Australians identify corporate profits – not wages – as major driver of inflation

The Australia Institute

MEDIA RELEASE | Tuesday, July 25

Research conducted by the Australia Institute reveals Australians understand that the current rise in inflation has not been driven by wages growth, contrary to the single-minded focus of the Reserve Bank on labour costs over the past two years.

The Australia Institute surveyed Australians about their views on the causes of, and solutions to, inflation, with respondents identifying corporate profits as a major factor, while also backing a broader response from governments.

Key Findings:

  • Corporate profits blamed: Just over a third of Australians (34%) believe the biggest cause of inflation was companies increasing their prices by more than their costs, more than any other cause.

  • Wages not the culprit: Only 5% of respondents believe that rising wages are the biggest reason for inflation. This is consistent with the reality that Australian wages have fallen well behind prices since the start of post-pandemic inflation, falling 6% in real terms in the last two years.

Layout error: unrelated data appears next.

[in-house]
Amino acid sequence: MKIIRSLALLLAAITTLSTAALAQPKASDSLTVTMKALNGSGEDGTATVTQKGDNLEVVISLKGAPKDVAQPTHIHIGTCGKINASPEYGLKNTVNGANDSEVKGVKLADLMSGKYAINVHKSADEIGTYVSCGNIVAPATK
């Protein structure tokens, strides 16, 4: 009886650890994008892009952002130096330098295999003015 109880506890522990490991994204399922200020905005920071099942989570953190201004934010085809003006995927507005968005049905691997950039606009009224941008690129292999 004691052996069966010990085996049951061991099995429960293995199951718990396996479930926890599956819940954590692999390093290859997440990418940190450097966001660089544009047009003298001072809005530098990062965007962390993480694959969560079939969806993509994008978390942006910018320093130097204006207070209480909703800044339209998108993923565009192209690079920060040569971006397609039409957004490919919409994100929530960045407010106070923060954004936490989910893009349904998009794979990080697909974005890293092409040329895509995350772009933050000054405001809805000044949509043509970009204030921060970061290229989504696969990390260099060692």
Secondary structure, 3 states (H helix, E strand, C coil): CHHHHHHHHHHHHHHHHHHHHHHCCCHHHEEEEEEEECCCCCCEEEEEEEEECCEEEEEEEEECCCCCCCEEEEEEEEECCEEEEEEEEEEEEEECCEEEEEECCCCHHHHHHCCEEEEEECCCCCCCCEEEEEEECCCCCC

• Backing a broader response: One in three Australians (33%) think that putting price caps on essential goods and services would be the most effective way to combat inflation in Australia. Just under one third (28%) chose taxing back excess profits of corporations and using the proceeds to reduce prices as the best response.

“Australians are far more aware than the Reserve Bank that inflation has been caused by companies increasing prices by more than their costs,” said Greg Jericho, Chief Economist at the Australia Institute’s Centre for Future Work. “These survey results provide a timely notice to the government and newly appointed Governor of the Reserve Bank, Michele Bullock, that most Australians believe there are better ways to tackle inflation than just dramatically lifting interest rates. “Australians understand and support other measures to control inflation, including instituting price caps on essential goods and services and taxing excess profits, rather than further hikes to interest rates. “Further interest rate rises would only further hurt households with little impact on inflation, especially at a time when increases to rents and energy prices are set to continue.”

/Public Release.